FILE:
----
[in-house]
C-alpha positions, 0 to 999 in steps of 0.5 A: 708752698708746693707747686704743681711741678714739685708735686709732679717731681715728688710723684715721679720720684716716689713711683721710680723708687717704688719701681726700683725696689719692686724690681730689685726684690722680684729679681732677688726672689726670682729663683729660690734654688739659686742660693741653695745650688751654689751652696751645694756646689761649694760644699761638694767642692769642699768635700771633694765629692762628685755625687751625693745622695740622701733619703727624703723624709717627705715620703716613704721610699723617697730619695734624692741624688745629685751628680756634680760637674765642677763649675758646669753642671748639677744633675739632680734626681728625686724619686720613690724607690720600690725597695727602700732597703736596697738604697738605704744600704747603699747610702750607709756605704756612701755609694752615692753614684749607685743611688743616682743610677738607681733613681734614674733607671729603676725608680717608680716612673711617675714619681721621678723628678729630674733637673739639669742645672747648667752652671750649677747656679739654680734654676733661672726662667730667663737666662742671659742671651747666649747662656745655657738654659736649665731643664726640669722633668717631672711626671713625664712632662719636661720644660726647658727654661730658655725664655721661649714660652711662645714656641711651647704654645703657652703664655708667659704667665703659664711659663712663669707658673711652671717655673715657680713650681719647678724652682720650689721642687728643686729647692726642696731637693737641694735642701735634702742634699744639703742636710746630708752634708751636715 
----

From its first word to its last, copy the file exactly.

[in-house]
C-alpha positions, 0 to 999 in steps of 0.5 A: 708752698708746693707747686704743681711741678714739685708735686709732679717731681715728688710723684715721679720720684716716689713711683721710680723708687717704688719701681726700683725696689719692686724690681730689685726684690722680684729679681732677688726672689726670682729663683729660690734654688739659686742660693741653695745650688751654689751652696751645694756646689761649694760644699761638694767642692769642699768635700771633694765629692762628685755625687751625693745622695740622701733619703727624703723624709717627705715620703716613704721610699723617697730619695734624692741624688745629685751628680756634680760637674765642677763649675758646669753642671748639677744633675739632680734626681728625686724619686720613690724607690720600690725597695727602700732597703736596697738604697738605704744600704747603699747610702750607709756605704756612701755609694752615692753614684749607685743611688743616682743610677738607681733613681734614674733607671729603676725608680717608680716612673711617675714619681721621678723628678729630674733637673739639669742645672747648667752652671750649677747656679739654680734654676733661672726662667730667663737666662742671659742671651747666649747662656745655657738654659736649665731643664726640669722633668717631672711626671713625664712632662719636661720644660726647658727654661730658655725664655721661649714660652711662645714656641711651647704654645703657652703664655708667659704667665703659664711659663712663669707658673711652671717655673715657680713650681719647678724652682720650689721642687728643686729647692726642696731637693737641694735642701735634702742634699744639703742636710746630708752634708751636715 